• Education: The applicable law is Title IX of the Education Amendments of 1972. Note well that it only covers programs, schools, and other facilities which take educational federal funding (though the vast majority of public K-12 schools do), and that religious, military, and traditionally one-sex schools are exempt from the law even when receiving federal funding (yeah, that's shitty and it surprised me). Also note this law protects parents and employees as well, making it in effect an employment discrimination bill as well. The entity which addresses discrimination for this is the Office for Civil Rights within the Department of Education. There is a nice advisory piece from a transgender organization here. Also note sexual harassment- rather than discrimination in general- on the basis of sexual orientation, is considered prohibited by the DoE, but a recent case and federal trends should compel them to fully modernize soon.
  • Public Accommodations: Astonishingly, there are none that apply, as Title II of the Civil Rights Act of 1964 does not include gender/sex and other categories. Actually, several other sections and laws leave out one or more categories which are usually taken for granted. However, if your local or state level has laws pertaining to this which include sex/gender but not gender identity, you may succeed by using a defense on the former.


Core Tactical and Strategic Concepts

You have been provided with the classes femboys would be protected under, the laws which would protect you in most scenarios, and which entity precisely to go to. There are certain principles and concepts which are applicable regardless of what area you are facing discrimination in, and regardless of what agency you are going to for redress. In scenarios you have more intimate and prolonged contact with the enemy- such as employment and housing- there will be some differences in experience and tactics, but these basic concepts will apply regardless.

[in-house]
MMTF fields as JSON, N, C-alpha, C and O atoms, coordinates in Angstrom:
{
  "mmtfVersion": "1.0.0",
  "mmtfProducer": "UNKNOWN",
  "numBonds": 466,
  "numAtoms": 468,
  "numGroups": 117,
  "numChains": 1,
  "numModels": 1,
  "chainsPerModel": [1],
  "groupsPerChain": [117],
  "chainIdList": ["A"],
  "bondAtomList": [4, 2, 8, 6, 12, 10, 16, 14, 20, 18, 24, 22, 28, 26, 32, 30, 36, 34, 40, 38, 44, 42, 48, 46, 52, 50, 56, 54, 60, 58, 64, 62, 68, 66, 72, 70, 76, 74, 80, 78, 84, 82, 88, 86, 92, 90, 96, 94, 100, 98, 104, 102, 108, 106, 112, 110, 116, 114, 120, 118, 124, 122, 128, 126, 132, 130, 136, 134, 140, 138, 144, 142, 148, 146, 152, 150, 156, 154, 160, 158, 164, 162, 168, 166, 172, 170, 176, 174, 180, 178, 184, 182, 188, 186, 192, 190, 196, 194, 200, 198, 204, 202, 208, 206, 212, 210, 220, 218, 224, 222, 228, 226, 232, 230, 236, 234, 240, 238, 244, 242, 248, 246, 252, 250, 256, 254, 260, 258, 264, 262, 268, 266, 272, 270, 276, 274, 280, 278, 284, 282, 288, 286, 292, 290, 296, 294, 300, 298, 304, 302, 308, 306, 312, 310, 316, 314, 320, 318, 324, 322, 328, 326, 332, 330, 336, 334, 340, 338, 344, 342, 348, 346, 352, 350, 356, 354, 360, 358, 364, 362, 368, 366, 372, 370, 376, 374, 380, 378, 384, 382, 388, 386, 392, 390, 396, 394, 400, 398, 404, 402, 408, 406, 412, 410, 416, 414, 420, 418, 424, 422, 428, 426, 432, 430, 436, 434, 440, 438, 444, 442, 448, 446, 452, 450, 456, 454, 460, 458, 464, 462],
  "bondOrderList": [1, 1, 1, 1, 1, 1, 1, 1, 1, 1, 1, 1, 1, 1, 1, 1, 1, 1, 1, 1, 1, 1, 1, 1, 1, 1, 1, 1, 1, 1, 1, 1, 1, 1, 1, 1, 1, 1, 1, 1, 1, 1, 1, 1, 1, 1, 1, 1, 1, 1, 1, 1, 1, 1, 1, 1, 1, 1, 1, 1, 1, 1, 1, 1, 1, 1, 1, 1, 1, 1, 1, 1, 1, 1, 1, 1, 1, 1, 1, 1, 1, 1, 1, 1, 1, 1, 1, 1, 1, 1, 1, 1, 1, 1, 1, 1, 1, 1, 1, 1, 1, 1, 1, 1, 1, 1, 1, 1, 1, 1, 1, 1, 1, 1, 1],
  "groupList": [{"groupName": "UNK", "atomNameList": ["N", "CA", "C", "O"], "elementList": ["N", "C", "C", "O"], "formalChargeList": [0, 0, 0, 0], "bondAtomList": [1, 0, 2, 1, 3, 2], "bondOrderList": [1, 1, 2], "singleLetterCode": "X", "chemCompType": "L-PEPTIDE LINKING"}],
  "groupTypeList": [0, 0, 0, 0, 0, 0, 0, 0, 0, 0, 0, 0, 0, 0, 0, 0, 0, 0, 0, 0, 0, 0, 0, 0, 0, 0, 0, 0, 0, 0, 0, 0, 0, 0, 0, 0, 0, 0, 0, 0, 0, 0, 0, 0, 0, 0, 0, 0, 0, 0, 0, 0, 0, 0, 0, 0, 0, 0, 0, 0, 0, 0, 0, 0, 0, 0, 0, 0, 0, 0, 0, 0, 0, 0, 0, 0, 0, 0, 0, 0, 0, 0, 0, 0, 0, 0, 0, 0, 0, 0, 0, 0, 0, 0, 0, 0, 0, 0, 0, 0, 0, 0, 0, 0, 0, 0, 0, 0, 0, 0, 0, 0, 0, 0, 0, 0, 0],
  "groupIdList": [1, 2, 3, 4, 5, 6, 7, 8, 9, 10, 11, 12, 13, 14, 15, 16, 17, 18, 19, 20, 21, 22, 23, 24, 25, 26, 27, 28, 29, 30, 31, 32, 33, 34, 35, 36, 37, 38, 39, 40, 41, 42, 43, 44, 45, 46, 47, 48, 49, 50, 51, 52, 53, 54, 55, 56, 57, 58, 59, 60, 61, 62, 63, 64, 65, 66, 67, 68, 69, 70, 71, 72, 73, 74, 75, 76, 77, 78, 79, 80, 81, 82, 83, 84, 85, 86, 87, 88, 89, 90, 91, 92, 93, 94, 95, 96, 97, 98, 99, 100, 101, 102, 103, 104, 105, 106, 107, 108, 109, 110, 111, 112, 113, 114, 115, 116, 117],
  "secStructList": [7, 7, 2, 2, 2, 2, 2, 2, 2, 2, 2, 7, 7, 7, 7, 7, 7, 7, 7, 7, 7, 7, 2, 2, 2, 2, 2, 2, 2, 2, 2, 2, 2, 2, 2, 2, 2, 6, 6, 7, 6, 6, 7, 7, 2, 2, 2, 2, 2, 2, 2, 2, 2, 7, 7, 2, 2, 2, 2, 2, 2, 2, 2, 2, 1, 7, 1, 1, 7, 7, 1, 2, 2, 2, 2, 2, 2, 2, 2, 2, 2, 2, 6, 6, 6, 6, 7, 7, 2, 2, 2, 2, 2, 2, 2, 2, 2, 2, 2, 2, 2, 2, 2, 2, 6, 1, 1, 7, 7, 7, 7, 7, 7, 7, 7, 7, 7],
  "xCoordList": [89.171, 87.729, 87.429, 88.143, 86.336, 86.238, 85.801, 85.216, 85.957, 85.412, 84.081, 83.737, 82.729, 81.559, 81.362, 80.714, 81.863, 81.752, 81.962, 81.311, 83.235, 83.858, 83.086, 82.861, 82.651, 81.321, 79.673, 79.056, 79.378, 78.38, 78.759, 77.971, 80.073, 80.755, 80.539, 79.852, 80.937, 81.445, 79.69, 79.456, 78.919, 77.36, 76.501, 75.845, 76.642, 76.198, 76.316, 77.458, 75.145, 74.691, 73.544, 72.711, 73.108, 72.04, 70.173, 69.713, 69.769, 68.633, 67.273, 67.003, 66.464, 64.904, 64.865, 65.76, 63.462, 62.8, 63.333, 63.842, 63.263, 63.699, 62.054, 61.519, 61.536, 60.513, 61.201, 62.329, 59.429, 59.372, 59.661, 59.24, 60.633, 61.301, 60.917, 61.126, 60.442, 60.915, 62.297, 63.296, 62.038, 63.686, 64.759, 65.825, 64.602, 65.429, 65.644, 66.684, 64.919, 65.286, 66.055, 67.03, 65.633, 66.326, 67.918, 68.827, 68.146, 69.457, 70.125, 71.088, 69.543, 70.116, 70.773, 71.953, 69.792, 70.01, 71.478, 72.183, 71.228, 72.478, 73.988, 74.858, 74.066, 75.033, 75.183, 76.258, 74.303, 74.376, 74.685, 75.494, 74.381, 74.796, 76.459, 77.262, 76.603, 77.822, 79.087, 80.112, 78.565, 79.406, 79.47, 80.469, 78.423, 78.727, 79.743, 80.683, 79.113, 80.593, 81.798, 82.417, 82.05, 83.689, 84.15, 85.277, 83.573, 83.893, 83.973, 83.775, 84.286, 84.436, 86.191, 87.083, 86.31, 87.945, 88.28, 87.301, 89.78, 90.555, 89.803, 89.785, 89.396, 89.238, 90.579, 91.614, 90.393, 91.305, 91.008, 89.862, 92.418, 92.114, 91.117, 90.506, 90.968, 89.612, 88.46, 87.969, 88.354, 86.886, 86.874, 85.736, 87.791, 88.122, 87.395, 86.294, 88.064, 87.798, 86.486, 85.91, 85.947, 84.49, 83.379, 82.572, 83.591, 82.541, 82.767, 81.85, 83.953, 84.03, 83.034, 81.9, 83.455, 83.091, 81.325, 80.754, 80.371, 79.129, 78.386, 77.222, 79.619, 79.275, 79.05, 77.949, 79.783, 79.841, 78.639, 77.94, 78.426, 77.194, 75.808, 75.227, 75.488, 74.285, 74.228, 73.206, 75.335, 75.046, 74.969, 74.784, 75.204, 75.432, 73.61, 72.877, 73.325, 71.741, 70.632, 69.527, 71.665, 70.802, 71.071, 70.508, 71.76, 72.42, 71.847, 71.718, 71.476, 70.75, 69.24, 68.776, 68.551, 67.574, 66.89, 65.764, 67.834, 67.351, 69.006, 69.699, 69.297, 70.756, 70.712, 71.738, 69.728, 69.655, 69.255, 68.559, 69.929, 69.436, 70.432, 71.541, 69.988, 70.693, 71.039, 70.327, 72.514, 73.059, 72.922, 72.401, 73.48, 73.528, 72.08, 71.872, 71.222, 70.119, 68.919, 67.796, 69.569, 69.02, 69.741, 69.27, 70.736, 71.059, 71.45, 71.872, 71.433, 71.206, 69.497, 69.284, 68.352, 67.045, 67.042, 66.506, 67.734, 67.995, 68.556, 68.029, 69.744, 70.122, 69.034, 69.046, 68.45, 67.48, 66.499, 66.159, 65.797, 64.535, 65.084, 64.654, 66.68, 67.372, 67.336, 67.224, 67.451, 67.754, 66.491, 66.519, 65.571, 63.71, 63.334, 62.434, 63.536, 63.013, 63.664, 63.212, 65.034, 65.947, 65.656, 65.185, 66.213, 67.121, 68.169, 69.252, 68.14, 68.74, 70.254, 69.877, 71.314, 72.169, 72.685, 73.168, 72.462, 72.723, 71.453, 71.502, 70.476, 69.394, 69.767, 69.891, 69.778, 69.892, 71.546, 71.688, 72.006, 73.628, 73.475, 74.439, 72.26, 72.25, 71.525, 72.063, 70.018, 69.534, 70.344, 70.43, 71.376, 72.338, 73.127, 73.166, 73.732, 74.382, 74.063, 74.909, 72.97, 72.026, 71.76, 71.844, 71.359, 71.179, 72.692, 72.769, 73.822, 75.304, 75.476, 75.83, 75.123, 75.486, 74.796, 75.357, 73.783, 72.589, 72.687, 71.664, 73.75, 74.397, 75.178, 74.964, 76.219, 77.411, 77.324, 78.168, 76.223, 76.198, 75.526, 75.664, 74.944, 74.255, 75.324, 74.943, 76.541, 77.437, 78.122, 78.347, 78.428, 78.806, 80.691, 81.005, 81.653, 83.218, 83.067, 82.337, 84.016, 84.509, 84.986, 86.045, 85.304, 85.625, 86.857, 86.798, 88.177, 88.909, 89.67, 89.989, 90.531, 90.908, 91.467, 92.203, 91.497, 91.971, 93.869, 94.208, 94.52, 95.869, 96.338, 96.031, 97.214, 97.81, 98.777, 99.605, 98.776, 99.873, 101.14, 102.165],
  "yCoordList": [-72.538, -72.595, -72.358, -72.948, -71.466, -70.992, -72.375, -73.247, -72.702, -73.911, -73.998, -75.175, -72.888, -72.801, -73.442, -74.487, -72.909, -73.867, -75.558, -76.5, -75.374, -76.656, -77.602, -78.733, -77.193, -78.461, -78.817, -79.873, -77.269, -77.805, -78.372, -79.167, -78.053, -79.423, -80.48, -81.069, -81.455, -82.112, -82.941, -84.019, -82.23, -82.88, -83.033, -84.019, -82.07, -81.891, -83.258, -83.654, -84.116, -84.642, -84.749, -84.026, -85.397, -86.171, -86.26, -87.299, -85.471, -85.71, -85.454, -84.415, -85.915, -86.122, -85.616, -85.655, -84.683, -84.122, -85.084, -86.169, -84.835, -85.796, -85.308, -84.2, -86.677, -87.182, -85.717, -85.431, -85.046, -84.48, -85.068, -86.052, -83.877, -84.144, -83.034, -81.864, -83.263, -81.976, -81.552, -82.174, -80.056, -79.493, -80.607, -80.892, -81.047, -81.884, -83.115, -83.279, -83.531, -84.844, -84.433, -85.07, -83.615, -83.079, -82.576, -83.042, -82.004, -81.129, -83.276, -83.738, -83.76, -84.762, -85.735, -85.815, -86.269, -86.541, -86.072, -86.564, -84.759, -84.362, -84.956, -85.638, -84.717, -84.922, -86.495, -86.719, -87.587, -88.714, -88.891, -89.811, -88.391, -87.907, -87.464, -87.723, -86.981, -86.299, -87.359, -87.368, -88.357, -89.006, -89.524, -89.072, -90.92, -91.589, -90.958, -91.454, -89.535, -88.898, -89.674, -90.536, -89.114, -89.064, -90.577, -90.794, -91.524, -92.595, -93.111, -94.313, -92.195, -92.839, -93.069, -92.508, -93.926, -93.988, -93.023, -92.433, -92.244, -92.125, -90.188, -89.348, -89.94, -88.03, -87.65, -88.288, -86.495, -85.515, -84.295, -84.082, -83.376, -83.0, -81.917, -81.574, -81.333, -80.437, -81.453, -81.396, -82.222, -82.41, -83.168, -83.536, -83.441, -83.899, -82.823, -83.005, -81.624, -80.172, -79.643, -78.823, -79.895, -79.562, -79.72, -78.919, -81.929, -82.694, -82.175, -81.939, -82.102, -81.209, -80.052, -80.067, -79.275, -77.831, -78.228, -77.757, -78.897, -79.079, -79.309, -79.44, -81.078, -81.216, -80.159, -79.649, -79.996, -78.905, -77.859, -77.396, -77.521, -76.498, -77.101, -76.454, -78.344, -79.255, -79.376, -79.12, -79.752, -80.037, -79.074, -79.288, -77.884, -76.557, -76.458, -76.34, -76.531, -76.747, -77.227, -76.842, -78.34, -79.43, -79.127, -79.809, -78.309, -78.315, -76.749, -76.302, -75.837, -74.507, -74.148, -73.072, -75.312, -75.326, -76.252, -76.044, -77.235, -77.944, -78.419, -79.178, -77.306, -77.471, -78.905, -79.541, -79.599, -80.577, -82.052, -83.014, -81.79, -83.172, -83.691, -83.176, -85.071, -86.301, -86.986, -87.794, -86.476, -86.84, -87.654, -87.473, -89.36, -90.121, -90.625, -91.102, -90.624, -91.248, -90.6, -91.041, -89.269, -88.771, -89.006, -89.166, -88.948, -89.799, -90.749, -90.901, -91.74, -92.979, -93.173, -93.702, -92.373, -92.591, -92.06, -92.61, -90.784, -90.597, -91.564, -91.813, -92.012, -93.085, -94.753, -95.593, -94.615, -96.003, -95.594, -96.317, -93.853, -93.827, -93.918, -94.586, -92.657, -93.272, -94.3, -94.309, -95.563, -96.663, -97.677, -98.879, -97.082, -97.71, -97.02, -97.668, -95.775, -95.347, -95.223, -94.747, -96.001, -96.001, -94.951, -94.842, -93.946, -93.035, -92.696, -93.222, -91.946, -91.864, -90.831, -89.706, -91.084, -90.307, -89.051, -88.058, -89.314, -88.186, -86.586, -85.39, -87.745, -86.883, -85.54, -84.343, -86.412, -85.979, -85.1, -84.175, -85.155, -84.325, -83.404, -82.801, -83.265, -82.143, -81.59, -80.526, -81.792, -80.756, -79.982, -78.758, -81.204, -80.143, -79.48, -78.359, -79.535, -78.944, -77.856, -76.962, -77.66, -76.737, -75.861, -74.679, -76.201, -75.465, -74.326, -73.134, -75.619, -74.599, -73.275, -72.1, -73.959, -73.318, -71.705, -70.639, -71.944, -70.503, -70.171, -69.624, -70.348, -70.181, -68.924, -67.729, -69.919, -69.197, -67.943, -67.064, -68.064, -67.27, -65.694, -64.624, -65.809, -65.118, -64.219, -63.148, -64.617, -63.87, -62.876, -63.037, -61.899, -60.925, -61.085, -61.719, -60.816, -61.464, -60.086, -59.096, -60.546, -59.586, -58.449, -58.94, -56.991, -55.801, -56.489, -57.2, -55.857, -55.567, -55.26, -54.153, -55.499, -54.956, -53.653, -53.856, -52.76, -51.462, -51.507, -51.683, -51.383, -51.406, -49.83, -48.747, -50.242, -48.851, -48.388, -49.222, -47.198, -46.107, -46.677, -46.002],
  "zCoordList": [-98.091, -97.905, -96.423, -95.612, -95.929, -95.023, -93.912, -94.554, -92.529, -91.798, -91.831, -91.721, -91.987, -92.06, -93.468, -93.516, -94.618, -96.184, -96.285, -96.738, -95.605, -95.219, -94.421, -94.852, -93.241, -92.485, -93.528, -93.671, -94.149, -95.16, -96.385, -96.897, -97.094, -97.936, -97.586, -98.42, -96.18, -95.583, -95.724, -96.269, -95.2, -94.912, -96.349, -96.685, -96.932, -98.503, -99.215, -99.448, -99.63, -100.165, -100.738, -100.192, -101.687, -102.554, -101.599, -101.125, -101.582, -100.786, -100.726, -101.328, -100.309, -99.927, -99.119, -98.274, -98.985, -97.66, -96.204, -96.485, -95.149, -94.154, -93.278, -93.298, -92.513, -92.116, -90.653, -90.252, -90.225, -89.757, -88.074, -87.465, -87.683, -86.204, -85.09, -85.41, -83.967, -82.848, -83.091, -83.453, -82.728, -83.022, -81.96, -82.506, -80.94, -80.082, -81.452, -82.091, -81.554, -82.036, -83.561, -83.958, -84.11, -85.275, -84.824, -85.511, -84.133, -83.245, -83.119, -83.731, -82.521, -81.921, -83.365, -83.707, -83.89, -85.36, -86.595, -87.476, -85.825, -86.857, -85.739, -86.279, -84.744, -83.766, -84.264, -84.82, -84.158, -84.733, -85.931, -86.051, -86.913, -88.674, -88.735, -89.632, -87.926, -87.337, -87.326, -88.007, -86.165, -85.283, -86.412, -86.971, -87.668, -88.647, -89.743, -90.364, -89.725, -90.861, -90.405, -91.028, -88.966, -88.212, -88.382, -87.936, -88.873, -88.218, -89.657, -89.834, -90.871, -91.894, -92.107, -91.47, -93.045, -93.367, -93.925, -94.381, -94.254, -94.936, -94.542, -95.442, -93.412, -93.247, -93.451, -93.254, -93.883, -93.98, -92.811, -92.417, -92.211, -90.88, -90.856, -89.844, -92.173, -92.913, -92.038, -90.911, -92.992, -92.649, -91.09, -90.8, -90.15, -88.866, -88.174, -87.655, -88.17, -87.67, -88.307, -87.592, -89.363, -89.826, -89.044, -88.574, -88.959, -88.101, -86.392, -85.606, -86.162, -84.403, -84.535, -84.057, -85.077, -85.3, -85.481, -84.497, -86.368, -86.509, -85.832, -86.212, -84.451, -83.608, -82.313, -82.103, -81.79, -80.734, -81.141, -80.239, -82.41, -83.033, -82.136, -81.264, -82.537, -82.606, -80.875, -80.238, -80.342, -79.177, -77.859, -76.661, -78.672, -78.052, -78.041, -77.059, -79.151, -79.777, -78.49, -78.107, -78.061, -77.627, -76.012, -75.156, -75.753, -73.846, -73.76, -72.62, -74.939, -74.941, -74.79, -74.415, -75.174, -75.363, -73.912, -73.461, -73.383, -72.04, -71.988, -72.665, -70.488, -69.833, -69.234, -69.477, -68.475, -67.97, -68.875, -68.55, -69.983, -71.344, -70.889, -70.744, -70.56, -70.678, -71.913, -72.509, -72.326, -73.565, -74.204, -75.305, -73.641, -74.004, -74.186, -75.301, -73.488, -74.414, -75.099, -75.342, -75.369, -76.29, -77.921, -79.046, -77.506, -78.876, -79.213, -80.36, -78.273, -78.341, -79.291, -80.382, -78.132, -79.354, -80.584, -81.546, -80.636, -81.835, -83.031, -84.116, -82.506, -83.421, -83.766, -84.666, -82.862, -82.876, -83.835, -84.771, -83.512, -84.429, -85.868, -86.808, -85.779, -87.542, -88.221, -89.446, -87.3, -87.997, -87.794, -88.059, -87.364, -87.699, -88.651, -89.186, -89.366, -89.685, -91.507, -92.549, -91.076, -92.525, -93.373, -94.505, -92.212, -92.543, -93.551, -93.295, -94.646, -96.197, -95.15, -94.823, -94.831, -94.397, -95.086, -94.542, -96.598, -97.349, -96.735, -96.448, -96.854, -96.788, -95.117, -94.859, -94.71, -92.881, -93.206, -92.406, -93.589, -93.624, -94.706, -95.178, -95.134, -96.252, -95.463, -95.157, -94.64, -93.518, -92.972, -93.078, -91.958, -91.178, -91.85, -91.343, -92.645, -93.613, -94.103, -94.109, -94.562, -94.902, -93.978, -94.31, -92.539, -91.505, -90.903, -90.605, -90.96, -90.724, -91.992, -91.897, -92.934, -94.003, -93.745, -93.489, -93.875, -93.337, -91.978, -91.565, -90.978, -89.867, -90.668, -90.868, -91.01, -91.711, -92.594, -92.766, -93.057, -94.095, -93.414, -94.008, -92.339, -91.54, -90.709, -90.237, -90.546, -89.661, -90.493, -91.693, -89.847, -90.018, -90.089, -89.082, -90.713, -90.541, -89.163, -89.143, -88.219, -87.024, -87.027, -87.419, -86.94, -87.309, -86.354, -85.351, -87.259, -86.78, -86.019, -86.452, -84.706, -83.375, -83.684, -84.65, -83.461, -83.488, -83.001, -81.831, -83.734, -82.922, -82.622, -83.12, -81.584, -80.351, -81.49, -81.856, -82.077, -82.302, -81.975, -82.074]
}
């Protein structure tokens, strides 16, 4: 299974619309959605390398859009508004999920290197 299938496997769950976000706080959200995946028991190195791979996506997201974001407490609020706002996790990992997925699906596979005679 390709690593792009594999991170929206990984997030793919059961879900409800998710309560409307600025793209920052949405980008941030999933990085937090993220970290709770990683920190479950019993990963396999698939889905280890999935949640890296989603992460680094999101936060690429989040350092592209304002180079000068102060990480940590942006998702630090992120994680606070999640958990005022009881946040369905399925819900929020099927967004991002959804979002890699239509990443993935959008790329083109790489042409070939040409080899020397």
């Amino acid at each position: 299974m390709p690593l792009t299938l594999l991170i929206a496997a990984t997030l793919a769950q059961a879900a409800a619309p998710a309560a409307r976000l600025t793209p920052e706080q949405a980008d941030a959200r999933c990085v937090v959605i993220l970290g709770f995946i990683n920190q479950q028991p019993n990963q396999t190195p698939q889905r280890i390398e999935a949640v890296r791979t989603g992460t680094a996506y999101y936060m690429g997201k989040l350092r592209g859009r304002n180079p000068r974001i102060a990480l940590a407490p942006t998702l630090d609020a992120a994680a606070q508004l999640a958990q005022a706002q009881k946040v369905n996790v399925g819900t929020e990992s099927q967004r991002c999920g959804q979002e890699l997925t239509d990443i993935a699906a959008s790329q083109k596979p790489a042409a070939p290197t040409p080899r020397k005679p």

Establishing Motivation: Verify, Verify, VERIFY!

To even have an investigation go onto the next level- let alone prevail in court- it is indispensable to prove that the motivation for your eviction/firing/whatever was discriminatory. It is not enough to merely accuse someone of taking action because you are an overt femboy. While your testimony will be a factor in a case, you need to prove they at least likely acted against you for that with evidence. Preferably, this evidence will be the accused's own words and deeds over one of the three media: written/typed, video, or audio. Testimony is not at all ironclad evidence and could even backfire if the one you call lies or performs badly. If the person you are accusing can be read or heard making transphobic slurs or admitting your crossdressing is unacceptable or whatever else along the same lines, no amount of testimony in the world can overcome that. Audio or video is superior to written since it leaves no room for doubt of authenticity, though written definitely is better than testimony alone and is far easier to submit to a court or investigation, and in some areas surreptitiously recording conversations you are a member of is illegal. This is a concept I wish to extremely heavily impress to all: YOU NEED TO CAPTURE THE ENEMY ADMITTING HIS/HER GUILT. If you do not have this moment, your campaign will either fail or require much more resources to succeed. I learned this the hard way due to forgetting to record the first conversation with my former landlord after he decided to expel me.